"Ivan, the Terrible"
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The image of the "Terrible Tsar" has resonated profoundly in both popular historical imagination and the hearts of the Russian people for hundreds of years. This paper examines how Andrei Pavlov and Maureen Perrie reexamine the sadist tsar's rule under equitable microscope, finding a powerful leader whose religious and personal beliefs birthed a powerful Russian led by a dangerous Renaissance prince. It looks at how they present Ivan as a leader obsessed with his unlimited rule, infuriated by his power struggles and powerfully devout to a stately religion and how he also achieved a system of autocratic rule yet previously not witnessed in Russia.
From the Paper:"As he tended to greatness that might serve to further cultivate his own crown, he denied those less glorified even the hope of upward mobility, not only socially, but also politically, and geographically. In 1553, his abrupt change from expansion and focus on the building of the nation came at the same time as his near-fatal illness; historians traditionally associate his fear of death and illness to his approach to life and the manner in which he led his territory. This socio-interpersonal change was made greater by the death of his first wife, Anastasia Romanovna, whom the ruler suspected to have been poisoned by the boyars in hopes of putting his cousin Vladimir on the throne."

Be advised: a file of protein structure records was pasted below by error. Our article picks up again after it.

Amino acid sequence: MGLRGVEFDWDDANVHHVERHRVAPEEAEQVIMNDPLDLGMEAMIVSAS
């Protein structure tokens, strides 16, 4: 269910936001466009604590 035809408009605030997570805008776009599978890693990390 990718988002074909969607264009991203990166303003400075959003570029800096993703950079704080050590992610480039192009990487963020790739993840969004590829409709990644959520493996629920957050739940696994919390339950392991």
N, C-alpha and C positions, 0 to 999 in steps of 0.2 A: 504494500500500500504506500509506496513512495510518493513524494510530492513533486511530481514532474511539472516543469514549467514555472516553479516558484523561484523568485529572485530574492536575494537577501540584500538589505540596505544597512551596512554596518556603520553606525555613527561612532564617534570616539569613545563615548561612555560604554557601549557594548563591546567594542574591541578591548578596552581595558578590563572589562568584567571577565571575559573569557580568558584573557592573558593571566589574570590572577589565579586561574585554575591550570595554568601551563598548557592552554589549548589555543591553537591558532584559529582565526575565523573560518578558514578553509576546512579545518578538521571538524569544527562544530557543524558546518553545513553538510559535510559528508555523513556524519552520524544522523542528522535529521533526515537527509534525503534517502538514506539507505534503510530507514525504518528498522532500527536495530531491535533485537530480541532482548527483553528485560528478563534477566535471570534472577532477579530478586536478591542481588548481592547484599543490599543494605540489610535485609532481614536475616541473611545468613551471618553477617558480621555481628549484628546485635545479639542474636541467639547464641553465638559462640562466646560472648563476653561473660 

Cite this Book Review:
"Ivan, the Terrible" (2006, October 05) Retrieved October 28, 2020, from https://www.academon.com/book-review/ivan-the-terrible-69170/
""Ivan, the Terrible" " 05 October 2006. Web. 28 October. 2020. <https://www.academon.com/book-review/ivan-the-terrible-69170/>